“Picture what your kids can do with the new PXL 2000.” So went the 1987 advertising campaign for Fisher-Price’s latest offering, a lightweight plastic camcorder conceived specifically for children. Invented by James Wickstead, the device allowed for ten minutes of footage recorded directly onto a standard audio cassette. Sales proved disappointing; Pixelvision would soon be abandoned by its parent company, and production on new cameras halted after a year. Yet the story of the PXL 2000 was just beginning. Though it failed as a plaything, Pixelvision was taken up by a range of experimental auteurs drawn to its distinctive—grainy, spectral, colorless—textures, including Michael Almereyda, who made several feature-length projects with the toy; and a teenage Sadie Benning, who got one for Christmas from Benning’s filmmaker father James in 1988, and used it to create intimate studies of burgeoning queer identity. Film Society’s survey looks back on this curious, fertile episode of media history, showcasing efforts by Almereyda and Benning, as well as Peggy Ahwesh, Cecilia Dougherty, Joe Gibbons, and Eric Saks, among others. While the works varied notably in approach, such directors found inspired ways to deploy the format, discovering aesthetic possibility in the very limitations of its design. “Pixelvision,” Saks concluded, “is an aberrant art form, underscored by the fact that since the cameras wear out quickly, and are no longer being manufactured, it holds within itself authorized obsolescence. Each time an artist uses a PXL 2000, the whole form edges closer to extinction.”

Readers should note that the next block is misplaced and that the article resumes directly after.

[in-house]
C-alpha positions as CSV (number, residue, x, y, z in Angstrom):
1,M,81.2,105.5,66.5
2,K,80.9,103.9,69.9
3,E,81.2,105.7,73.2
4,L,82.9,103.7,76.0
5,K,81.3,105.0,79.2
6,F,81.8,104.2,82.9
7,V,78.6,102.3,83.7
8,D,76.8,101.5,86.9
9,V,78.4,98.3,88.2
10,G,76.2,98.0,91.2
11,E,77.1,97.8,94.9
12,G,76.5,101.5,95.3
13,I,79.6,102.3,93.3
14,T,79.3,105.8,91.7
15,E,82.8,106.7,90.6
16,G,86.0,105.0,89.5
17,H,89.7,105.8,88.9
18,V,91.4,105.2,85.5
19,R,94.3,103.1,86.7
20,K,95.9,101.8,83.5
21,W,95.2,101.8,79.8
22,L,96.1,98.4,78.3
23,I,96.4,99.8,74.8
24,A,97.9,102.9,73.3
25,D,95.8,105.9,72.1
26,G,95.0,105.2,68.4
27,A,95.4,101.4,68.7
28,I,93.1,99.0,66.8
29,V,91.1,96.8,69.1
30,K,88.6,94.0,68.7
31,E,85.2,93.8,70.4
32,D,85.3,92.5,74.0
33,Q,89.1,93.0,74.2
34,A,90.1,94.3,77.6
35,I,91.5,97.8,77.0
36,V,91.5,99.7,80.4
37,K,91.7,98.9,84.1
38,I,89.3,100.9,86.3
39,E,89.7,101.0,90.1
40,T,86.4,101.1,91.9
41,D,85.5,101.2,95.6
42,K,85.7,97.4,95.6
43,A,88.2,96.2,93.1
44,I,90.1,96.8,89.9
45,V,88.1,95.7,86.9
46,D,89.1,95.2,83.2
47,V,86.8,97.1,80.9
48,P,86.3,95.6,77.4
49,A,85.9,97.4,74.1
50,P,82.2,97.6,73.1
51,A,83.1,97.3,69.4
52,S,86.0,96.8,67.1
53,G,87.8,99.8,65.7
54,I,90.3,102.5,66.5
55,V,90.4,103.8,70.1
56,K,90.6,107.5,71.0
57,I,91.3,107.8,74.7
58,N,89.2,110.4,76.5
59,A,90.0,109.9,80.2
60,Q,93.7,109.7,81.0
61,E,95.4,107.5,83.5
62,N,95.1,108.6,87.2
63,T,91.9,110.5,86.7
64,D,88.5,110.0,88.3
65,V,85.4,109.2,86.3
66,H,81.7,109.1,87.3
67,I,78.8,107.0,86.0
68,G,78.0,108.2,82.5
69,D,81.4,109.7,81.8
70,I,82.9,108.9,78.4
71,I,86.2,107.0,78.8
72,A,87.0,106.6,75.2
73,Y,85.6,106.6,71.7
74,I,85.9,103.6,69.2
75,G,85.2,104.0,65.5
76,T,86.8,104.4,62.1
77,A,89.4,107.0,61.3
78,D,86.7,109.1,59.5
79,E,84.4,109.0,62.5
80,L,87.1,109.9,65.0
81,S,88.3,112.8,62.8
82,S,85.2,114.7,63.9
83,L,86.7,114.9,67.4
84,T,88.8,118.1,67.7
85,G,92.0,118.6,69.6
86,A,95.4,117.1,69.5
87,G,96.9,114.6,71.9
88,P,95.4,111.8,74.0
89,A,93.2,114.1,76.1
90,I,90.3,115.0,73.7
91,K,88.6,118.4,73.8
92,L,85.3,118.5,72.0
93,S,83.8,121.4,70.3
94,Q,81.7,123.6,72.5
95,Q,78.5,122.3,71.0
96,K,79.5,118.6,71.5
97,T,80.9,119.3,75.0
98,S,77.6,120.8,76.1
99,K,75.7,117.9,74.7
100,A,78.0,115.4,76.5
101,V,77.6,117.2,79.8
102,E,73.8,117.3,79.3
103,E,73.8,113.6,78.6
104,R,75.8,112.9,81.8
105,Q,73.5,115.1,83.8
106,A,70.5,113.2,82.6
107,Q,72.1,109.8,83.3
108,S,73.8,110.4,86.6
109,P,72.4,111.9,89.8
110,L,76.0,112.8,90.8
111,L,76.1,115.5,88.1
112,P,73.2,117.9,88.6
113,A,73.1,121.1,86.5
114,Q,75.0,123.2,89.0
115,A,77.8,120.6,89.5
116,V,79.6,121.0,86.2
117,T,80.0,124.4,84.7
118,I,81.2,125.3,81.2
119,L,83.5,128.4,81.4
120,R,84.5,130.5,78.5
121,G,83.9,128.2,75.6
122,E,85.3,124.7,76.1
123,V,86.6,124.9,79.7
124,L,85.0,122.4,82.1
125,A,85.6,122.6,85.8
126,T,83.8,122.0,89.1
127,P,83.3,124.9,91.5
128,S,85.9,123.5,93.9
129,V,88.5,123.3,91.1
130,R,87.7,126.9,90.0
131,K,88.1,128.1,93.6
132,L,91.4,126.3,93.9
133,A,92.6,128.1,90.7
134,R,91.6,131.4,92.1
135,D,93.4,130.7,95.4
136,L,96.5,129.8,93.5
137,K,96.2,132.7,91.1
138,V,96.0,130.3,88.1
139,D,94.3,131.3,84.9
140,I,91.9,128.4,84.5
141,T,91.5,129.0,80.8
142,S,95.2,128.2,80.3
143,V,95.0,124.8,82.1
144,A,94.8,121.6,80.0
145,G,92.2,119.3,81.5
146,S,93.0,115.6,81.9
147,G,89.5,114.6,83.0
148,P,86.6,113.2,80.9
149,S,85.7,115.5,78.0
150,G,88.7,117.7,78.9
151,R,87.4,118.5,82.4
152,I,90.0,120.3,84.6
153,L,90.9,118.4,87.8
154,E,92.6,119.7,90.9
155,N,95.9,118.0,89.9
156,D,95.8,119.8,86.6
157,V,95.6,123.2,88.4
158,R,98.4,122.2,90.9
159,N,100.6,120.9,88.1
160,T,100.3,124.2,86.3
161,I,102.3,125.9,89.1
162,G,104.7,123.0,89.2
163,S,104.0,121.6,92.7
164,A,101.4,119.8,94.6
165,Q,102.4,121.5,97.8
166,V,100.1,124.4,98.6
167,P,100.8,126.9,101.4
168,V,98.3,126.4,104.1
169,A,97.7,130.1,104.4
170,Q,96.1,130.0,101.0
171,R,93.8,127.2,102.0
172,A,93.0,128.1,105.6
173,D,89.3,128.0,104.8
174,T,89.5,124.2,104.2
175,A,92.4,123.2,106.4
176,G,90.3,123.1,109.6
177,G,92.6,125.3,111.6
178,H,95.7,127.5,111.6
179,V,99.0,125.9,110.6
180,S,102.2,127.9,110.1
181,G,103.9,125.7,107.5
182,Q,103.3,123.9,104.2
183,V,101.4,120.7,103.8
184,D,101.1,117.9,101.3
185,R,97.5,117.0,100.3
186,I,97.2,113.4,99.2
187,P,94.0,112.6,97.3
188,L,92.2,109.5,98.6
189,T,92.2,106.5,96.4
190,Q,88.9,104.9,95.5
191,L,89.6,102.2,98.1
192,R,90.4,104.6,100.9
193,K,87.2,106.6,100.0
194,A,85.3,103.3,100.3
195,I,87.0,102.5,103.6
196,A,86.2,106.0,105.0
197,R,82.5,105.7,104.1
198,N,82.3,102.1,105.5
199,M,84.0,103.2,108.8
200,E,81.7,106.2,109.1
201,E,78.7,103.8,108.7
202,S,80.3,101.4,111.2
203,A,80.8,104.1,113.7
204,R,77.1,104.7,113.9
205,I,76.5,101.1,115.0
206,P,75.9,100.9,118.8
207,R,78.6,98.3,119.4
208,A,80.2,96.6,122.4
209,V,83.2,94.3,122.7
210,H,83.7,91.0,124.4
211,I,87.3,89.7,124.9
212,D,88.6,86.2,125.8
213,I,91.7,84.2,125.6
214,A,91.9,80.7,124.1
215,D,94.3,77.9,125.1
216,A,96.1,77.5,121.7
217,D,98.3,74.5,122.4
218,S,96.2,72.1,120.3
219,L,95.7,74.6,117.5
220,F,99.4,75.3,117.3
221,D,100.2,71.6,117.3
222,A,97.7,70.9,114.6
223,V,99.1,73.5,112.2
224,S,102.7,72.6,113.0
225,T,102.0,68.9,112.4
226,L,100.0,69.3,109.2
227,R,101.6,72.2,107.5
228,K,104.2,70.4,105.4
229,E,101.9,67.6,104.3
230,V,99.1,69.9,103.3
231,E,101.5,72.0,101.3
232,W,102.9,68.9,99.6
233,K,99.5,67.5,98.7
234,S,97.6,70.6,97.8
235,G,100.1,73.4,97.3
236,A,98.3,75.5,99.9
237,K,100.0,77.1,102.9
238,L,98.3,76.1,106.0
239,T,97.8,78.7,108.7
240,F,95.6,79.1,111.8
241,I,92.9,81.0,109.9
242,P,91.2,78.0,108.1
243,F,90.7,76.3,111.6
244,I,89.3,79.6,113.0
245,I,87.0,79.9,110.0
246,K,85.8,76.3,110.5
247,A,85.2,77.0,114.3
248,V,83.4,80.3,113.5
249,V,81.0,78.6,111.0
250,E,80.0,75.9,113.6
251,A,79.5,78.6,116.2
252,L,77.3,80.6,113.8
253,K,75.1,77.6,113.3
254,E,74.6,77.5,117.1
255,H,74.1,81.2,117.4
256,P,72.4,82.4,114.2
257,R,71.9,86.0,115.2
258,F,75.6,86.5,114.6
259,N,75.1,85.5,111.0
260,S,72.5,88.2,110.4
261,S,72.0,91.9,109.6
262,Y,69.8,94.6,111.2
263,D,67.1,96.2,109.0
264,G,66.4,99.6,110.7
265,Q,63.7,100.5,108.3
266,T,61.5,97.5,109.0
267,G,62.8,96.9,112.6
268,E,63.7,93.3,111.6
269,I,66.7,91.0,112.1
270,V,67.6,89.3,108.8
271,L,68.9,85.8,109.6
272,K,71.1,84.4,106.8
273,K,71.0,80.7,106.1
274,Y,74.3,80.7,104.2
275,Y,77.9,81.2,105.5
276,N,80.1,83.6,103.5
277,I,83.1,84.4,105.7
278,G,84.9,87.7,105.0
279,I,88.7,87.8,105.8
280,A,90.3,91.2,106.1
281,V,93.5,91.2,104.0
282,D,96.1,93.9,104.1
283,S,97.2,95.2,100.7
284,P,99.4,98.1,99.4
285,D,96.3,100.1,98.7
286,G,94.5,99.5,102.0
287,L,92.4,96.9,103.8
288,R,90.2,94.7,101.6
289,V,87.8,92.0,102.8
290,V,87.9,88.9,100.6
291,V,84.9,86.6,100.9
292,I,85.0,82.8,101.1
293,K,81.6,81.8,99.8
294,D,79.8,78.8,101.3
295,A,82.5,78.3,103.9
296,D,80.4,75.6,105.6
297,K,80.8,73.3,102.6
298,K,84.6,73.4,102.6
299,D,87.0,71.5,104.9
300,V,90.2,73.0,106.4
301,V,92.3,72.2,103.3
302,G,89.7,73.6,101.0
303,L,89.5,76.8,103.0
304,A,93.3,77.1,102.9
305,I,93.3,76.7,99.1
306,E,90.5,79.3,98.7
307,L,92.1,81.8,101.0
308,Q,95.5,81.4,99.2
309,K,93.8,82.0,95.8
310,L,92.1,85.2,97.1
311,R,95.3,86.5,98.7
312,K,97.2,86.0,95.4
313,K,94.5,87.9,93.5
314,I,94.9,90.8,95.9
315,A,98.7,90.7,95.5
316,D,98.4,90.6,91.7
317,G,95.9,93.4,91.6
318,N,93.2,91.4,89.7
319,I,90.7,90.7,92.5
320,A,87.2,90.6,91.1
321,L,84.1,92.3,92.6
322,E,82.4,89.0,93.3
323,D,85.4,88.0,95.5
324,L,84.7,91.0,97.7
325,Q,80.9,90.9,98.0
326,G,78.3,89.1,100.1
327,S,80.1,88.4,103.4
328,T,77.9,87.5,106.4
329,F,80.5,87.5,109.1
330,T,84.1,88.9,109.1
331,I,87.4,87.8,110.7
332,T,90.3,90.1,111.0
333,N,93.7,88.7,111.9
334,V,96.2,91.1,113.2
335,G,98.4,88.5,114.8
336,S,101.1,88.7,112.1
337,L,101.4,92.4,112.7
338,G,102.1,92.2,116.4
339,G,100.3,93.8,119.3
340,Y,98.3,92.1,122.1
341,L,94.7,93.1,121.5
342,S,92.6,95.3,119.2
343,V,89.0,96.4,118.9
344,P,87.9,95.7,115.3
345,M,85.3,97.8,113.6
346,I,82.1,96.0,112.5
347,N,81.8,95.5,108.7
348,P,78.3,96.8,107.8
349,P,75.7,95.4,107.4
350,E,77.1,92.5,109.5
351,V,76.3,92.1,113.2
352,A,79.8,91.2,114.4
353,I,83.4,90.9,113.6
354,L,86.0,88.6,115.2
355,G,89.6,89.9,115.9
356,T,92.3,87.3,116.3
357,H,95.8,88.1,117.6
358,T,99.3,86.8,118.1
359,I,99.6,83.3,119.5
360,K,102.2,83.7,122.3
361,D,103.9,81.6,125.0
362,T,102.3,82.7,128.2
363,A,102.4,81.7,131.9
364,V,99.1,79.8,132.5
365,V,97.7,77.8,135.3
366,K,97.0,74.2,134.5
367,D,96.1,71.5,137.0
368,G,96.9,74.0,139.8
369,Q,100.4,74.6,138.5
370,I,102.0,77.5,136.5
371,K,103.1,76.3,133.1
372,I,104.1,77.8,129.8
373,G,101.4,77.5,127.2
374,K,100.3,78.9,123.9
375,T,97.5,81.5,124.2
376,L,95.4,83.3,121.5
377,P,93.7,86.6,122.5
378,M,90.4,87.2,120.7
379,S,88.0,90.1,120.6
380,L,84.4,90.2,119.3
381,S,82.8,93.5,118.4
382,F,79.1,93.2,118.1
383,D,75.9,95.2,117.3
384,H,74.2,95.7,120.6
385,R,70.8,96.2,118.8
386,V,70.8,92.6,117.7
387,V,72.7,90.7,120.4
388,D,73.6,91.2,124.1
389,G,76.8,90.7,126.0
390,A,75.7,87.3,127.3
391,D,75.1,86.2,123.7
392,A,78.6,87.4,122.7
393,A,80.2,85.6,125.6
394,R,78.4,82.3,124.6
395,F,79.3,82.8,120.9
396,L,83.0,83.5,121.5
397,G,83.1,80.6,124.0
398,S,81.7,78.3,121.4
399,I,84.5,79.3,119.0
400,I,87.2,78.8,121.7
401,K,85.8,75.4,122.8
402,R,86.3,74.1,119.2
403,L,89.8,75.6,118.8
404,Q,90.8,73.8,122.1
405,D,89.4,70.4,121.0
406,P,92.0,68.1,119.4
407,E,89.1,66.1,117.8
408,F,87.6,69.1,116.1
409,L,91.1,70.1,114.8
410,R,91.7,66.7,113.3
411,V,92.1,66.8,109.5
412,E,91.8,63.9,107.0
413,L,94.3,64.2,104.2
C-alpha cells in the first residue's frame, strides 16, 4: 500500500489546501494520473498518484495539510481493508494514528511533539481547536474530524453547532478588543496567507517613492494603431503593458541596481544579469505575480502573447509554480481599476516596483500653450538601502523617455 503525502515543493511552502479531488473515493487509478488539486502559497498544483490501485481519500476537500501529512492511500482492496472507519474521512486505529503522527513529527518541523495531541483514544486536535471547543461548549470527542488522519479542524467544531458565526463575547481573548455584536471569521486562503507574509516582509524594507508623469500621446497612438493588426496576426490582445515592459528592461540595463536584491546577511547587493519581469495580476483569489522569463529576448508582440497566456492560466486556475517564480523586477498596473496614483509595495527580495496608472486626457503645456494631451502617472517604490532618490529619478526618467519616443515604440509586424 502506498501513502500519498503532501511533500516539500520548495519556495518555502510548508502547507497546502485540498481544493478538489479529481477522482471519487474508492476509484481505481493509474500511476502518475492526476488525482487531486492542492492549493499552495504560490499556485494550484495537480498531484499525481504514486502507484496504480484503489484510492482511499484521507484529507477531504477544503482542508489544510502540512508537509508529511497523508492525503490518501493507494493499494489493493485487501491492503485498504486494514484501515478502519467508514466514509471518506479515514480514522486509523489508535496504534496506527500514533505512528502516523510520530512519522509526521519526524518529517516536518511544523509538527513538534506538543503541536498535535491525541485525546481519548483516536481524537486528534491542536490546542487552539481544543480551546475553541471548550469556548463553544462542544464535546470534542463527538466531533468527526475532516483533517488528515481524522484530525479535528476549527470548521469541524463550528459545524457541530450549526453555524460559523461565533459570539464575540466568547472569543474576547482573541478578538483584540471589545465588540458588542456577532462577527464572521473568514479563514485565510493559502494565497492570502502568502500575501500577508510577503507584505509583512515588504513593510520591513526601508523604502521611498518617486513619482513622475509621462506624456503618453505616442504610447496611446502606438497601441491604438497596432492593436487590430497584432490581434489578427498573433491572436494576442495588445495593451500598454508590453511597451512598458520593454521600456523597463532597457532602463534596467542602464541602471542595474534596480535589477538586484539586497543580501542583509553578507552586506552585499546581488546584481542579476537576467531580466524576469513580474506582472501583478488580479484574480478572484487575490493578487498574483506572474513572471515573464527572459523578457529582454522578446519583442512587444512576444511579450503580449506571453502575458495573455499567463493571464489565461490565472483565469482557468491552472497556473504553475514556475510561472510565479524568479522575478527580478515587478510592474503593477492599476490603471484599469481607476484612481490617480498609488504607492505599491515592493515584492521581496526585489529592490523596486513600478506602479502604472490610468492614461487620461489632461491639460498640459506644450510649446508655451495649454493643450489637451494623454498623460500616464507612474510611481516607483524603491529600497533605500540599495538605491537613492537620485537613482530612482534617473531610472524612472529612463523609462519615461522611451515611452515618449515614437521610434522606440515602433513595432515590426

Organized by Thomas Beard. Special thanks to Vanessa Haroutunian, Harvard Film Archive, UCLA Film & Television Archive, and Video Data Bank at the School of the Art Institute of Chicago.

All screenings will take place in the Francesca Beale Theater unless otherwise noted.

Programmer Thomas Beard on Pixelvision, the “Underappreciated Flipside of 90s Indie Cinema”:

I bought a PXL 2000 on eBay years ago, back when I was in college, but unfortunately I could never get it to work. The Pixelvision camera was kind of legendary, a plastic camcorder for kids put out by Fisher-Price in the late ’80s that recorded its ghostly, low-res images onto a regular audio cassette. As a toy, the PXL 2000 was rather a bust, yanked from the shelves after only a year—they were too expensive, they were temperamental—but the story of Pixelvision doesn’t end there. It had a look like nothing else, a dreamy visual texture, fuzzy as a faded memory, and the format had a surprise second act in the hands of experimental filmmakers, who used the device to shoot some truly remarkable movies, like Michael Almereyda’s Nadja, a wry riff on the vampire picture, or Sadie Benning’s teenage bedroom tapes, which, in my estimation, are among the most moving and imaginative records of queer adolescence ever made.

Over the years there have been a number of one-off Pixelvision screenings, but nothing this comprehensive, and many of the titles aren’t currently available on DVD or Netflix, so if you’re intrigued by the curious afterlife of the PXL 2000 and the challenging, strangely beautiful films it captured, now’s the time to check them out. Think of this series as the underappreciated flipside of ’90s independent cinema.